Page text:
Jan Malcolm, Commissioner of the Minnesota Department of Health, outlines policy steps available to limit youth access to E-cigarettes and flavored tobacco products; ASTHO CEO Mike Fraser reflects on the start of Black History Month; ASTHO shares a...
Jan Malcolm, Commissioner of the Minnesota Department of Health, outlines policy steps available to limit youth access to E-cigarettes and flavored tobacco products; ASTHO CEO Mike Fraser reflects on the start of Black History Month; ASTHO shares a conversation with Gail Christopher, Executive Director of the National Collaborative for Health Equity, addressing racial equity and the connections to public health; and we release details of a webinar planned for February 9th teaching attendees how to balance self-care and personal safety with their leadership duties and staff responsibilities.
This is Public Health Review Morning Edition for Monday, January 31st, 2022. I'm Robert Johnson.
Now, today's news from the Association of State and Territorial Health Officials.
Like so many other public health concerns, tobacco use increased among smokers during the pandemic. Tobacco products like e-cigarettes are part of the problem.
The work to limit access to flavored vaping products, especially among younger people, is on ASTHO's top 10 list of policy issues to watch in 2022. It's also the topic of our morning conversation with Jan Malcolm, commissioner of the Minnesota Department of Health.
What has been the impact of the pandemic on youth tobacco use in the country?
Well, I think several things. First of all, certainly we know that smoking can make youth, just like adults, more vulnerable to serious illness from a coronavirus infection. So, there's certainly the direct impact on health risk.
And certainly it's reasonable to think that kids who've been previously using may have continued to use due to all the stresses of the past year and a half, where they may have started using tobacco products out of stress and isolation and all the terrible effects we know the pandemic has had on kids in general.
And I think for us in public health, it's also certainly—the pandemic has been sort of all-consuming and it's taken us away from some of the work that is so critical that we get back to, on issues very much like youth tobacco use, which is still a huge public health problem in our state and everywhere else.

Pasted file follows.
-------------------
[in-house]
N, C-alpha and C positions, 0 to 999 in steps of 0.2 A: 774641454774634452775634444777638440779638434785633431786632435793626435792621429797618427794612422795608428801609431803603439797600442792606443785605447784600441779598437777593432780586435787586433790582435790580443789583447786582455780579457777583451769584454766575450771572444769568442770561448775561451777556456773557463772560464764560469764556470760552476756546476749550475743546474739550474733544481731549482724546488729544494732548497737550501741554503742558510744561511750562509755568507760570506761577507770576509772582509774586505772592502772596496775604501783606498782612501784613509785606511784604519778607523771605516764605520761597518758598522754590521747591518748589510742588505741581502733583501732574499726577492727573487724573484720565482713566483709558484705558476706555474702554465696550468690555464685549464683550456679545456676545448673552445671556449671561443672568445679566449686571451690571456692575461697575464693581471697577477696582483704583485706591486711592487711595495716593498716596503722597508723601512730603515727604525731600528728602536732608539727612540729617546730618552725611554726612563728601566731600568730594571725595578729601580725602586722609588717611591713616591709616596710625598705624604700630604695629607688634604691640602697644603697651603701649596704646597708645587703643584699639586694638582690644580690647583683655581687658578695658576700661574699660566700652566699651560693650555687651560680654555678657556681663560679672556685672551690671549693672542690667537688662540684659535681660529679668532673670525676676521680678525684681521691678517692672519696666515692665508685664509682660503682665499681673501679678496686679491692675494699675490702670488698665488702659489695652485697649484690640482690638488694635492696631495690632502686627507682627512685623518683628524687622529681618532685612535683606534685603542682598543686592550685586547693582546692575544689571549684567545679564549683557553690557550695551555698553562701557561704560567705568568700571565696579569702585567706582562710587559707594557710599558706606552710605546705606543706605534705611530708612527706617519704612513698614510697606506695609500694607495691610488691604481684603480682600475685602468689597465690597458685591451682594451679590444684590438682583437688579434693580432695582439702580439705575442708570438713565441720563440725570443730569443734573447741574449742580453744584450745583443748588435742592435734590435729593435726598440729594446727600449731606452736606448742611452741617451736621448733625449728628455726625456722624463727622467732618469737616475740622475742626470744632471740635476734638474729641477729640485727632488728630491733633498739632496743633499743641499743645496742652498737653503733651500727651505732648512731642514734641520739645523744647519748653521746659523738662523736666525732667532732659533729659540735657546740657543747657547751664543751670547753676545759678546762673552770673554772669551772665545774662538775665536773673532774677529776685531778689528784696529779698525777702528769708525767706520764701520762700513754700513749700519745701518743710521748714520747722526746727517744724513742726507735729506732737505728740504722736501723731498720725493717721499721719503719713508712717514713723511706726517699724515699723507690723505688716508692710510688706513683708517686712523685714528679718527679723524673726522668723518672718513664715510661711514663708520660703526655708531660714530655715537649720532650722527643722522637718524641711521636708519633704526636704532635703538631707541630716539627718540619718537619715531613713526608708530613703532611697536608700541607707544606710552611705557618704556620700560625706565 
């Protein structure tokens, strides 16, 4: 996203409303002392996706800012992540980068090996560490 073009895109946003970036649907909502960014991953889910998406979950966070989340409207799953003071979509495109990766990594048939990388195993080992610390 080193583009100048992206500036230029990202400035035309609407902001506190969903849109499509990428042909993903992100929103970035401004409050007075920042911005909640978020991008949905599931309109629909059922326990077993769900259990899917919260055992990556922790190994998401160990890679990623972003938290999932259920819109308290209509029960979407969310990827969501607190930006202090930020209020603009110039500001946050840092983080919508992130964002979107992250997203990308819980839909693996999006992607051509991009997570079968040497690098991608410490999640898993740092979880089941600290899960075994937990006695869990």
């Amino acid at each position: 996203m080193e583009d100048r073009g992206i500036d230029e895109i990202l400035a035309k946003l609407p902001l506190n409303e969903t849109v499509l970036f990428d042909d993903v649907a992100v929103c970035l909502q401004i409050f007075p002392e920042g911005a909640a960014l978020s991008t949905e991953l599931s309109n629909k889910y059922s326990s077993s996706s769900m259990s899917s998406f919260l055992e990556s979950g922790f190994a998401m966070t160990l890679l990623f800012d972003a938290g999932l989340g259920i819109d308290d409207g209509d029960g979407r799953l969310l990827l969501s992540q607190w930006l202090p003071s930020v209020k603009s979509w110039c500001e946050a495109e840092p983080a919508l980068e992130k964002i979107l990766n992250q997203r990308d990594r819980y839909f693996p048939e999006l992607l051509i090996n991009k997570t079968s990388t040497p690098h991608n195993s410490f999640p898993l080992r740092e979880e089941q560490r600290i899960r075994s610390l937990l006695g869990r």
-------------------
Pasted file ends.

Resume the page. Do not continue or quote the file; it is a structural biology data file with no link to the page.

That's right—and we're still thinking about ways to reduce youth access to e-cigarettes and flavored tobacco products.
Where do you see the most potential for progress on that front this year?
Yeah, I think flavor restrictions are one really big opportunity, and we know that a number of states have passed state-level policies banning of the sale of flavored commercial tobacco products. Many other states, including ours, are considering that. We had a bill introduced in 2021 that we hope makes progress this year. And the good news is we've had a lot of action at the local level. A lot of local jurisdictions have passed flavor bans, including menthol. So, with that kind of momentum locally, we're hopeful that we can get that state-level flavor restriction done.
Menthol is a particular concern, including from a health equity perspective. We know that menthol makes it easier to start and harder to quit for many people. And we know that the Black—African American Black youth use menthol products at a far higher rate than the general youth population, and same is true for adults. So, menthol is a particular focus as well from a health equity perspective.
Then, of course, there's increasing prices—that continues to be a strategy that we want to keep going back to. Some of our local jurisdictions have passed ordinances, for instance, prohibiting the use of coupons or price discounts—another strategies.
And, of course, at the state level, removing and preventing preemption—local jurisdictions are often are in the lead on these issues, and we want to do everything we can to protect their ability to do that.